The Austrian federal law on the restructuring of companies, which entered into force on 17 July 2021, creates a new judicial pre-insolvency restructuring procedure in implementation of a European directive. The Restructuring Code ("Restrukturierungsordnung", ReO) intends to give companies facing economic problems the opportunity to take measures to avert insolvency and ensure the company's viability.

The new restructuring procedure can only be initiated at the request of the company itself. Creditors cannot file an application. The key element of the procedure is a restructuring plan that provides restructuring measures for the affected creditors. The aim is to avert insolvency and ensure viability, so that business operations can continue.

The ReO refers to the probability of insolvency as a prerequisite for the initiation of proceedings, which according to Section 6 (2) ReO takes place if the existence of the company would be endangered without a restructuring, i.e., insolvency is imminent but has not yet occurred. This is assumed if the equity ratio falls below 8% and the notional debt repayment period exceeds 15 years.

Such a restructuring procedure must be well prepared. Pursuant to Section 7 (1) ReO, a restructuring plan, a financial plan for 90 days, a current status as well as the annual financial statements of the last three years must be attached. If the application is not inadmissible, the court of first instance issues a decision to initiate proceedings. The insolvency court of first instance has exclusive jurisdiction with respect to proceedings under the ReO. For Vienna, the special jurisdiction of the commercial court of Vienna applies.

The court appoints a restructuring officer, who then supports the company's efforts while at the same time safeguarding the interests of the creditors. The task is similar to the duties of a restructuring administrator under the Austrian Insolvency Code (IO).

The court, or the restructuring officer on its behalf, examines the restructuring plan for its legality, the going concern prognosis and the classes of creditors created in the restructuring plan (see below). At a court meeting, which can also be held as a video meeting, the creditors vote on the restructuring plan. This will usually be approximately 30 to 60 days after the commencement of proceedings. The debtor must first submit the restructuring plan to the affected creditors. In order to be accepted, the majority of creditors present in each class must agree. Furthermore, the sum of the claims of the creditors agreeing in each class must reach at least 75%. Finally, the agreed restructuring plan then needs to be confirmed by the court.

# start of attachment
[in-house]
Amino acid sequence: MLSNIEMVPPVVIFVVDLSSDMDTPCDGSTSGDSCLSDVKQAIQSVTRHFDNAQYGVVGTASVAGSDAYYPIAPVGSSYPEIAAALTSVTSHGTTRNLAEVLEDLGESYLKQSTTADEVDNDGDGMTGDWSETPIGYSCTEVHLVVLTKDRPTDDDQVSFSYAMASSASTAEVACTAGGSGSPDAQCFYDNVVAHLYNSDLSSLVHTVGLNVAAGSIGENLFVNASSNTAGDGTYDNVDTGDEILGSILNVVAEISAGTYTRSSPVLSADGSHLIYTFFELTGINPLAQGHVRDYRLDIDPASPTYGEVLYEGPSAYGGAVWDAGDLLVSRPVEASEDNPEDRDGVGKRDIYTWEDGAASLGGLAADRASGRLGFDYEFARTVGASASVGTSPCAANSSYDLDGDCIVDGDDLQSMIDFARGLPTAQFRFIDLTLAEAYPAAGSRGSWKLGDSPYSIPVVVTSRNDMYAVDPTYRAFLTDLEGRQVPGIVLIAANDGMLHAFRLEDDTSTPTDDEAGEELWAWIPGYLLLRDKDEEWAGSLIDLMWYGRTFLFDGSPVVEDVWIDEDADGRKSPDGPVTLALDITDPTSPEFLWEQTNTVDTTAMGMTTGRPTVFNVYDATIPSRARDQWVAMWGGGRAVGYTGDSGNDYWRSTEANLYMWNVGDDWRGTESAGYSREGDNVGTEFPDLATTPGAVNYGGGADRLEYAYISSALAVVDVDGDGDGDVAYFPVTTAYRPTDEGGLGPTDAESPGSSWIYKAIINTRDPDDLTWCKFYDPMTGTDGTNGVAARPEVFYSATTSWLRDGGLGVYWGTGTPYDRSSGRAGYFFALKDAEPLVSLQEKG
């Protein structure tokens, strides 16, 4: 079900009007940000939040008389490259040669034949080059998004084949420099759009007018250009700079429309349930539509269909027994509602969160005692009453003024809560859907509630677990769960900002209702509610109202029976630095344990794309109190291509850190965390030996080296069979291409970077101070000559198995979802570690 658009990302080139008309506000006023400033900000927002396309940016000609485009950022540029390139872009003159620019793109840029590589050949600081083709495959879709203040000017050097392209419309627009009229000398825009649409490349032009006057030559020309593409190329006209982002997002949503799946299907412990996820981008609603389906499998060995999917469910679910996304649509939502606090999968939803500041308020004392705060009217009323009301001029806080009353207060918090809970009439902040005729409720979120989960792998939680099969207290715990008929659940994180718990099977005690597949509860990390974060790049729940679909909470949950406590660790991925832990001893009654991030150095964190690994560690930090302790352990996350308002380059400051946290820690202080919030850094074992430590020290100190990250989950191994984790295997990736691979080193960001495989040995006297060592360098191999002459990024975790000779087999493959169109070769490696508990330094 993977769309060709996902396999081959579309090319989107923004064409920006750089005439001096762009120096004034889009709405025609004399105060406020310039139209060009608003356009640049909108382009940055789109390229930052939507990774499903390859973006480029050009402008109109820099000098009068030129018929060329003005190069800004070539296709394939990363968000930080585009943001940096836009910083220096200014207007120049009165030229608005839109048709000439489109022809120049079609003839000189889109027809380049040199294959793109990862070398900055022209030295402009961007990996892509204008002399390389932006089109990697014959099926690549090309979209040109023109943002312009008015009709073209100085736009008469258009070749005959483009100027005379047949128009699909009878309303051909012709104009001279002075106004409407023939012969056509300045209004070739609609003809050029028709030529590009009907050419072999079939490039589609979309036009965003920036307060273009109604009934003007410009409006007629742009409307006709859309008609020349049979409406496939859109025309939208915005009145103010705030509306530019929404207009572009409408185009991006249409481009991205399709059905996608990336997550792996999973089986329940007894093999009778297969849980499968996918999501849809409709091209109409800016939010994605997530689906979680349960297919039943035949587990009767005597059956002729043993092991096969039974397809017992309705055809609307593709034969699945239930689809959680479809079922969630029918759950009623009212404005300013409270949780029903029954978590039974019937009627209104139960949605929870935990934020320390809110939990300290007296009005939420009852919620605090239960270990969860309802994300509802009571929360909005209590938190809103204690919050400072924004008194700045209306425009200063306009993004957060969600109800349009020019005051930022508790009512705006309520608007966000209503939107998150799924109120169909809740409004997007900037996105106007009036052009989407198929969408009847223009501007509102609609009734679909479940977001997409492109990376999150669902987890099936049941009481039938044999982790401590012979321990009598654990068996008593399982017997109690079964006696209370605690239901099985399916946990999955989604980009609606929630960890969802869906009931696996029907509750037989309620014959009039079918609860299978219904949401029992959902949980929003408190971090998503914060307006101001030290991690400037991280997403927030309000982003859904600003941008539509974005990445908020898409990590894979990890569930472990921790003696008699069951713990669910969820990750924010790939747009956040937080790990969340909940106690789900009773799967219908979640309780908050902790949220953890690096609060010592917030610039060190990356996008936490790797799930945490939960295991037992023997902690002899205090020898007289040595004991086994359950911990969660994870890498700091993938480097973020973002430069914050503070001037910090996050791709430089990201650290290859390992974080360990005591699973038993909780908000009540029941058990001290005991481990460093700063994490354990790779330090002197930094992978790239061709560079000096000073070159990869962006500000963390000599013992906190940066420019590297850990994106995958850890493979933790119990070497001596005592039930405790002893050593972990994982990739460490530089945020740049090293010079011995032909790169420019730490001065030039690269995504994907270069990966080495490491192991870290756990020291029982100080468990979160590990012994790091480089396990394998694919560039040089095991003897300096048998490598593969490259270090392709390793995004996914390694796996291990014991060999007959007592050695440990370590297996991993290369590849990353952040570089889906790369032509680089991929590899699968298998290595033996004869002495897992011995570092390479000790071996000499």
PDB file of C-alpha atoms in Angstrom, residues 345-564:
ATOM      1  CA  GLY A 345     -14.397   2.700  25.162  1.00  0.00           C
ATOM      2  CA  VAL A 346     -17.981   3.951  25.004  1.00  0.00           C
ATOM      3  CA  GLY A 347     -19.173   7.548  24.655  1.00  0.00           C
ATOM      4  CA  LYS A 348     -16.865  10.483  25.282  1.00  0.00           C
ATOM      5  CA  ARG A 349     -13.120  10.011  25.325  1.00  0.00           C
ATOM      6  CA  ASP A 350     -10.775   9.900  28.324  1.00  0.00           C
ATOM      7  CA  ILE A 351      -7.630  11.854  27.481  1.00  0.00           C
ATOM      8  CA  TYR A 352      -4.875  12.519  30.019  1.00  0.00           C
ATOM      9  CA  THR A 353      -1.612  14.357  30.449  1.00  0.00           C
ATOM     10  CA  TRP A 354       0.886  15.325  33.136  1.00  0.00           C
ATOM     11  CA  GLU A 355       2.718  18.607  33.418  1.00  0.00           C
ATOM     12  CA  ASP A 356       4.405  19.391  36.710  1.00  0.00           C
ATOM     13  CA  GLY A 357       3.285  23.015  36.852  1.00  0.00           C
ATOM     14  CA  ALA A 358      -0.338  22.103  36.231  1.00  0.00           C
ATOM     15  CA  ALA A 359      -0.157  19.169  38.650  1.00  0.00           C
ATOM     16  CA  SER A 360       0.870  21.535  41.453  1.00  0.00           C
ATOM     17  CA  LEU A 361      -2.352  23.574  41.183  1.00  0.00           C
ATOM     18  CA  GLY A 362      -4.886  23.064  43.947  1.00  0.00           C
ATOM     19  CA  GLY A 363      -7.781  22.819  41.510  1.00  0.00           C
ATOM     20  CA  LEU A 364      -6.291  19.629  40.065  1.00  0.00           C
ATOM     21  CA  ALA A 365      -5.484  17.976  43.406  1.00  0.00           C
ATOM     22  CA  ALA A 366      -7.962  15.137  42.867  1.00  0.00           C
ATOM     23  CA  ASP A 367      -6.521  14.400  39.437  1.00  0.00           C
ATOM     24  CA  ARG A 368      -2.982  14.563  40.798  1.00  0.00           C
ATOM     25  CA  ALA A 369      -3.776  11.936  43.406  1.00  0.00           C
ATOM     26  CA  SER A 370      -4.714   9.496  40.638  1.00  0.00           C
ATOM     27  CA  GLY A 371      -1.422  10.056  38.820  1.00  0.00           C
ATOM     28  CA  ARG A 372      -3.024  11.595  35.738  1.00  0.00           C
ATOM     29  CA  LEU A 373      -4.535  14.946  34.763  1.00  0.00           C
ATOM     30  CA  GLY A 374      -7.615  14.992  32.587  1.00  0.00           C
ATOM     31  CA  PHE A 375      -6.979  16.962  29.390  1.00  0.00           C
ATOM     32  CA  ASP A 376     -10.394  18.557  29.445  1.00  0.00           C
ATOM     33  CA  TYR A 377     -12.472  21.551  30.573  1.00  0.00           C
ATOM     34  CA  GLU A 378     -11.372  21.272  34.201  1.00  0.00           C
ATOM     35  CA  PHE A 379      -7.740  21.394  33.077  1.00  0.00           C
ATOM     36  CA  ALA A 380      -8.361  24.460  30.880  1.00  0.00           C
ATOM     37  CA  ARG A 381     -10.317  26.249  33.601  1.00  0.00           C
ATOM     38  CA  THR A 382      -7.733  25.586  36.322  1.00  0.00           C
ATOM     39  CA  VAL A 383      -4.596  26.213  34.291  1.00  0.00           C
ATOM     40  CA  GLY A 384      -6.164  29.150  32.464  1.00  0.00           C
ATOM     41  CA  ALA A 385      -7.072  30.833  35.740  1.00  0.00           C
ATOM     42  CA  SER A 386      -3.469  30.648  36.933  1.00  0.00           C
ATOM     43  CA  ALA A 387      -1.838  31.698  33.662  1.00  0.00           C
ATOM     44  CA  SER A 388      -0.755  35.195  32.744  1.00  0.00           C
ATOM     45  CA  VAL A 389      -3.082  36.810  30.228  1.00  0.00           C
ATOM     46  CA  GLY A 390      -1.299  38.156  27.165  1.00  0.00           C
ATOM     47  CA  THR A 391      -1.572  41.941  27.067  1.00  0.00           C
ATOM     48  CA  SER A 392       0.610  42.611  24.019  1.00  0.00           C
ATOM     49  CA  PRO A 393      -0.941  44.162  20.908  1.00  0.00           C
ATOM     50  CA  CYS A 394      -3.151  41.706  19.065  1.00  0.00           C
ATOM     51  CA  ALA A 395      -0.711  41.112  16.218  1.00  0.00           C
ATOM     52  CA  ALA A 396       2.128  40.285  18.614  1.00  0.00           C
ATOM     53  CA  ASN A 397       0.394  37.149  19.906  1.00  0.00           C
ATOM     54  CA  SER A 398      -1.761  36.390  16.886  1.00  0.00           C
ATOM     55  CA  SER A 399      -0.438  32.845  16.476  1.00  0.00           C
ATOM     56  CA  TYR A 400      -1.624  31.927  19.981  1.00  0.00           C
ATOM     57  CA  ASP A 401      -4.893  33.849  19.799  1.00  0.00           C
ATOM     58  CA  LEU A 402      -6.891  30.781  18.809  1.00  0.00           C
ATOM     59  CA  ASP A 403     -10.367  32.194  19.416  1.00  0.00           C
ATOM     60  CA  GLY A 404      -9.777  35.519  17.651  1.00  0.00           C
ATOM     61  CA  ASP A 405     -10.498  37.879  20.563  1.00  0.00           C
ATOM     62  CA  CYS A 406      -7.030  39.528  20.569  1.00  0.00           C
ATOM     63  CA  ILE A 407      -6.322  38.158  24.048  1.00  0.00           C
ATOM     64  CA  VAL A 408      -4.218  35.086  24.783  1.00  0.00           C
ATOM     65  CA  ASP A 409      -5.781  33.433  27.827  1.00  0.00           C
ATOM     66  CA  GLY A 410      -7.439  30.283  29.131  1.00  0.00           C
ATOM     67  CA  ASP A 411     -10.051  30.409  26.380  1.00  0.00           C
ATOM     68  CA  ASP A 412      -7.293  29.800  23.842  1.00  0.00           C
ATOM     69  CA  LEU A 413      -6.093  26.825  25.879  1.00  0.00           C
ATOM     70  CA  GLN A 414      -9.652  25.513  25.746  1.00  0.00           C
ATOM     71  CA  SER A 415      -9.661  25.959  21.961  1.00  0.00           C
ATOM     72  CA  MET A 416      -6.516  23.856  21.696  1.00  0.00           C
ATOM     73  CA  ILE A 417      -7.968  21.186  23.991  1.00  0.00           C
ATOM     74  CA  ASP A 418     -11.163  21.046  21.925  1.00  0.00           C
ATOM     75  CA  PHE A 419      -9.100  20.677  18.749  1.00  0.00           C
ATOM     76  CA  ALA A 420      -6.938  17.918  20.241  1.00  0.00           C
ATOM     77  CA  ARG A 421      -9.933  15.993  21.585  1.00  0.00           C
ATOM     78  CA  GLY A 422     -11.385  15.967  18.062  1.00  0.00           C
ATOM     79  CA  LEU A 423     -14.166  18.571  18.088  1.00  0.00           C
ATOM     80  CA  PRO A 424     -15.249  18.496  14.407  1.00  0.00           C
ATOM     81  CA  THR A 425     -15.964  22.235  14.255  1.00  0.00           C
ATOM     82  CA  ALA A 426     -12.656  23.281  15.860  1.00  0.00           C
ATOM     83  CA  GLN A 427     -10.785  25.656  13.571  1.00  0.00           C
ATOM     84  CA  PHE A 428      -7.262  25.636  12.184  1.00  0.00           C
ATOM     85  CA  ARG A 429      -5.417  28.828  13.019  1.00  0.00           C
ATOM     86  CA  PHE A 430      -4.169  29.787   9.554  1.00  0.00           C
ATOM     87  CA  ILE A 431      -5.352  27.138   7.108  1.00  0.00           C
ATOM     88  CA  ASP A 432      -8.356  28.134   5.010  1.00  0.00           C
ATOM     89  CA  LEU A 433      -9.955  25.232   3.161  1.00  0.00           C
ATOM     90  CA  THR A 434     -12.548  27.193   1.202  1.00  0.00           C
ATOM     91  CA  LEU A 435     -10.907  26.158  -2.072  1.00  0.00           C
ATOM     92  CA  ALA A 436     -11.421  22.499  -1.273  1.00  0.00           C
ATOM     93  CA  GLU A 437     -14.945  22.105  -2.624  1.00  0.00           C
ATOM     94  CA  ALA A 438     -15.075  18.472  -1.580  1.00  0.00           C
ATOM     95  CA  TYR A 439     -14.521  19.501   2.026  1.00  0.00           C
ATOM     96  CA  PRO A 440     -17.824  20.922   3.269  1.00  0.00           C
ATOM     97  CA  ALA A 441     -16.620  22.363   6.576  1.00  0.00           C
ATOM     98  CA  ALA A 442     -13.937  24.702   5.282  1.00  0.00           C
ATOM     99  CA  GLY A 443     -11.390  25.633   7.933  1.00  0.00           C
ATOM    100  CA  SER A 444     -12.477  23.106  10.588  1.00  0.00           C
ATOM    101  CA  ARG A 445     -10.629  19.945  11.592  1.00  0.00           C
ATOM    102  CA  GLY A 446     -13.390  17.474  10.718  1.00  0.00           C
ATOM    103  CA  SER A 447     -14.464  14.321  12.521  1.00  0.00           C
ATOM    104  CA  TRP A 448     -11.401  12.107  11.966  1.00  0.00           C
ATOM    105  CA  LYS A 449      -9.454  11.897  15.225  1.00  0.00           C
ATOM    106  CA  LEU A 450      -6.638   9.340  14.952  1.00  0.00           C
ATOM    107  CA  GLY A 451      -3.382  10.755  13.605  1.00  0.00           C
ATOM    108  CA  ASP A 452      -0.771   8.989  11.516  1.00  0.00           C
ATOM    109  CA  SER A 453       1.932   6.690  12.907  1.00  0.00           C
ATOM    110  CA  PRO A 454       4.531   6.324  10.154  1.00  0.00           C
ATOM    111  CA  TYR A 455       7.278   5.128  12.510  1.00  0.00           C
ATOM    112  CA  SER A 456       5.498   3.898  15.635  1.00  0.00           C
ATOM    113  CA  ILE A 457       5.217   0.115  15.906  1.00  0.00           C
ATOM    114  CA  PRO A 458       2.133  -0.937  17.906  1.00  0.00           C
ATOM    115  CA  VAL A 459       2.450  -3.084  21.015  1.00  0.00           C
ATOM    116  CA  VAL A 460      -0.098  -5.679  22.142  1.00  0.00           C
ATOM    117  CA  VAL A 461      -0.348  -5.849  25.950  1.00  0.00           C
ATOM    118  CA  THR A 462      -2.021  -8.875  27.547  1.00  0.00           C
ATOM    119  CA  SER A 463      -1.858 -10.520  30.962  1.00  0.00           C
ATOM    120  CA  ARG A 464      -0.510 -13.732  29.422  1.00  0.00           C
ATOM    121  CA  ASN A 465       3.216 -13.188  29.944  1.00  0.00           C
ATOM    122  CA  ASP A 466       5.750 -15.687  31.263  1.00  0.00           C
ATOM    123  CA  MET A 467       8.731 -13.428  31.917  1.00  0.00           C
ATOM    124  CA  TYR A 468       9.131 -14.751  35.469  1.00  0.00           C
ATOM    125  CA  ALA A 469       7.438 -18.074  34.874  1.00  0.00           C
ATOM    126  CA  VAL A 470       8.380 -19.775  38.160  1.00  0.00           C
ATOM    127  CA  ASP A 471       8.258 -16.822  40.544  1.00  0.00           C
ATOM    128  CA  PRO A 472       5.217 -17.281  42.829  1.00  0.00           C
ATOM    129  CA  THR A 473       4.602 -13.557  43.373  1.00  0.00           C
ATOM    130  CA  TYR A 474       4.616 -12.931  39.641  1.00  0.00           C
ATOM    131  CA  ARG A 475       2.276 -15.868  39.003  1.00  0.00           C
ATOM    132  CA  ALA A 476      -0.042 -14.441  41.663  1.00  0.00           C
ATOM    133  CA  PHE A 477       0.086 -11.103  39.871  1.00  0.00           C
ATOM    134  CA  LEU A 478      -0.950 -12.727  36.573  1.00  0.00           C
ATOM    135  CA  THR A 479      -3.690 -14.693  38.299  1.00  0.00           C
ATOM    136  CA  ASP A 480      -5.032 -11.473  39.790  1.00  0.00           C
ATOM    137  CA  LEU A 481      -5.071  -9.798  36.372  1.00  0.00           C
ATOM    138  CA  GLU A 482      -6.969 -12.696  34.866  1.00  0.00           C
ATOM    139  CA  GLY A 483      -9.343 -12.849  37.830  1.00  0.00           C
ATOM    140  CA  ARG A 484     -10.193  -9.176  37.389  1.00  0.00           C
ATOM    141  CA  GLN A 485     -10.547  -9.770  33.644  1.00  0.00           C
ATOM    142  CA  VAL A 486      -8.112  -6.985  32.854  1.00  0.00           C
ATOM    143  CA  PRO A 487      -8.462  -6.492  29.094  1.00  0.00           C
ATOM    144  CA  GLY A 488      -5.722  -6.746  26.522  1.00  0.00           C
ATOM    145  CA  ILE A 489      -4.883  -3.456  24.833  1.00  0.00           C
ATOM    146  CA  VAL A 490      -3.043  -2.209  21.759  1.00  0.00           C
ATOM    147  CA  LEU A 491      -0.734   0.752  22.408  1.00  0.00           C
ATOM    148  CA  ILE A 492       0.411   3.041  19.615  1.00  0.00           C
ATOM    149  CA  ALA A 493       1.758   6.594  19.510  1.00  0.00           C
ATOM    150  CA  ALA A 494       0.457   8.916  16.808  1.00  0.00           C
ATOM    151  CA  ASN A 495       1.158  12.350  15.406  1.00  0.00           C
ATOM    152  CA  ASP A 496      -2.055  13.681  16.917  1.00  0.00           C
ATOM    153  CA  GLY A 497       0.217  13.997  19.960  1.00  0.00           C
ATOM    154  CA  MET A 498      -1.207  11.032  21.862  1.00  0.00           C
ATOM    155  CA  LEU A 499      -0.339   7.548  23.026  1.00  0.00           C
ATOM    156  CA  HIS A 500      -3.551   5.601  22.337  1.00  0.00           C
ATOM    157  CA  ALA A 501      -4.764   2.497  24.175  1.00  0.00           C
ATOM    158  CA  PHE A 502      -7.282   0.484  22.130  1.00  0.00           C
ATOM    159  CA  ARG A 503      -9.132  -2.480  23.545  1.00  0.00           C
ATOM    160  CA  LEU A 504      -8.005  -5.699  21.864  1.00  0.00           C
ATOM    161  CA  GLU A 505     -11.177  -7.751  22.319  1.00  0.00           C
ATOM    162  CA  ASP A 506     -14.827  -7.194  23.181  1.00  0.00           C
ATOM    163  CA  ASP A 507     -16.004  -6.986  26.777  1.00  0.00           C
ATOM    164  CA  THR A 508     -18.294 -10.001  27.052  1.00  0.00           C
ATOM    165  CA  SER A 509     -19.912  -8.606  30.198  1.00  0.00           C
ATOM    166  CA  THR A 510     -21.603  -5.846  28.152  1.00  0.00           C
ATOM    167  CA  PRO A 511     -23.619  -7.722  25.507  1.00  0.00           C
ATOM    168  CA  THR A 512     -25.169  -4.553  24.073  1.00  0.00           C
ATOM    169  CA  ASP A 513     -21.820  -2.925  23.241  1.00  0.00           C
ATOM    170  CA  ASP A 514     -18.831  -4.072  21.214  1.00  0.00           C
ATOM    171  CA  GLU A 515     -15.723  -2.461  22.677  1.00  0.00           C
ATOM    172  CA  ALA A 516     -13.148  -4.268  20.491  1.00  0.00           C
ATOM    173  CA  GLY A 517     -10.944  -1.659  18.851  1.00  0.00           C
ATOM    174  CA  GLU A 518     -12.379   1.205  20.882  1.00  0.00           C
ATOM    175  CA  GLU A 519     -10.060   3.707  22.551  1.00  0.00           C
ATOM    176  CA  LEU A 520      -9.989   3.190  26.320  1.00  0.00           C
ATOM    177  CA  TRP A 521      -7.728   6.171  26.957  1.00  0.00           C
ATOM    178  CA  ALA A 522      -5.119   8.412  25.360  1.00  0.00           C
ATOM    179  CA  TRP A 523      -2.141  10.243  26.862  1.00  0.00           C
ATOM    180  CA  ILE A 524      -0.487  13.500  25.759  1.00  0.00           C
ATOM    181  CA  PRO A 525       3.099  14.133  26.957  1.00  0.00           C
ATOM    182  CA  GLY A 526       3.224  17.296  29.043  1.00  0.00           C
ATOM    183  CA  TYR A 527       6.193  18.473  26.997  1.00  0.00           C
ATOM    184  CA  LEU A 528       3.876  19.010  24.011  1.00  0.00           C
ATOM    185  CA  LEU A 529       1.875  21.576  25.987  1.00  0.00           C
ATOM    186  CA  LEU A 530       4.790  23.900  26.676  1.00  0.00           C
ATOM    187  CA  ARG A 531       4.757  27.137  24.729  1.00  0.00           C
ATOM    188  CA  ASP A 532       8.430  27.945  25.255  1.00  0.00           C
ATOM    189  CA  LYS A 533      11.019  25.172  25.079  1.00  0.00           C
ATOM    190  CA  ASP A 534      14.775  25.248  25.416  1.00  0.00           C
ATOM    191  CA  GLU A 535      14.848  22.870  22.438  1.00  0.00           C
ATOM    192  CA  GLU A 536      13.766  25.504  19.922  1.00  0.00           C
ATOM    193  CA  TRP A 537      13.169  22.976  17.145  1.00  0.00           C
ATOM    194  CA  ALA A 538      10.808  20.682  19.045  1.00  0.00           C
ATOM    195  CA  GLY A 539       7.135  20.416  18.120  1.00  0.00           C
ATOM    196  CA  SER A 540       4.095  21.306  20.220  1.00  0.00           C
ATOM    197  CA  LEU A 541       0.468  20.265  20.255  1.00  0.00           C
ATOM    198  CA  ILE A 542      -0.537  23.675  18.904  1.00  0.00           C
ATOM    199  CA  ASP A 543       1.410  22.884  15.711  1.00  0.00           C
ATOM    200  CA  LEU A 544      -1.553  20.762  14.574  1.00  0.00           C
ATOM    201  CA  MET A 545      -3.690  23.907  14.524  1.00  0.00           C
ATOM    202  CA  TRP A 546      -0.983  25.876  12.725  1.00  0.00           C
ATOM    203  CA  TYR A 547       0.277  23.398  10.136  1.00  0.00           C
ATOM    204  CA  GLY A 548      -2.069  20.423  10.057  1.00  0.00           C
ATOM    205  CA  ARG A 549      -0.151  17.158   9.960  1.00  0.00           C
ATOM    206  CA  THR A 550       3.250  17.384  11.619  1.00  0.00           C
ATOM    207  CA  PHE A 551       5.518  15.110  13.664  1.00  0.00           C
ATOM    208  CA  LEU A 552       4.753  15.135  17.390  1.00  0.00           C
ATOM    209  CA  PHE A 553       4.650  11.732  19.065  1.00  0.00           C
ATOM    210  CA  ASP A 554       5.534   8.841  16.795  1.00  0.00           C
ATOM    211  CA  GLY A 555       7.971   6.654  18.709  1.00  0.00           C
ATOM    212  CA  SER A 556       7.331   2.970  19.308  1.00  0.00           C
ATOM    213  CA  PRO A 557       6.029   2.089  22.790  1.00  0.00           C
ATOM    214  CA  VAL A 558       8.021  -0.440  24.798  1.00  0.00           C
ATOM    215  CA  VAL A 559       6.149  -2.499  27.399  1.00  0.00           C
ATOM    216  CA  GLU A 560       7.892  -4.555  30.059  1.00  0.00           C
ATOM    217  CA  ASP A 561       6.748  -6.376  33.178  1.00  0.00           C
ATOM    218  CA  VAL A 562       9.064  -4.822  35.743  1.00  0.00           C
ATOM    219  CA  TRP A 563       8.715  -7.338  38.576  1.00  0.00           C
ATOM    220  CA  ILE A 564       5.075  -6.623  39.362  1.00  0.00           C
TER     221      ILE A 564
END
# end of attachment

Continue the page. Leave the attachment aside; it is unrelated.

At the debtor's request, the court may order a stay of execution, thereby preventing executions on assets to achieve the restructuring objective. This stay of execution lasts up to three months, with an extension to a maximum of six months. The stay of execution is accompanied by a stay on the opening of insolvency proceedings. During this period, the debtor's obligation to apply for the opening of insolvency proceedings due to over-indebtedness is suspended. Also, insolvency proceedings do not have to be opened due to illiquidity in case it would not be in the general interest of the creditors.

The stay of execution also entails a contract termination lock. This means that solely because claims of the contractual partners have not been paid those partners cannot refuse performance under the contract or prematurely terminate it. This intends to preserve the company's viability.

Creditor classes and creditor interest criteria

The ReO requires creating different creditor classes in the restructuring plan. This must be done by the company itself. A distinction is made between creditors with secured claims, creditors with unsecured claims, creditors in need of protection, bondholders, and

creditors with subordinated claims. Certain creditors must not be affected by the restructuring, such as employees. Creditors within the same class must be treated equally in relation to their claims. This equal treatment is a confirmation requirement for the agreed restructuring plan.

If approval cannot be obtained in all classes of creditors, the plan may still be confirmed by the court based on a class-wide "cram-down". In this case, the rejecting creditor classes must be placed on equal terms with classes of equal rank and better than subordinated classes.

Rejecting creditors may request a review of compliance with the creditor interest criterion after the vote. Confirmation of the plan is only possible if the criterion is met. The criterion is met if no rejecting creditor is placed in a worse position by the plan than in an insolvency proceeding, whereby the next best alternative scenario to the restructuring plan is to be used for comparison. This can be a liquidation, but also the conclusion of a restructuring plan in accordance with the IO. The highest ratio achievable under these alternative scenario variants is decisive.

Ending of the restructuring procedure

Pursuant to Section 41 ReO, the restructuring proceedings end when the confirmation of the restructuring plan becomes legally effective.


The ReO creates a new procedure for the restructuring of companies, which can be used in the event of probable insolvency, but not yet illiquidity, to reorganize creditor claims by means of reduction and deferral and in order to secure viability for the future.

The content of this article is intended to provide a general guide to the subject matter. Specialist advice should be sought about your specific circumstances.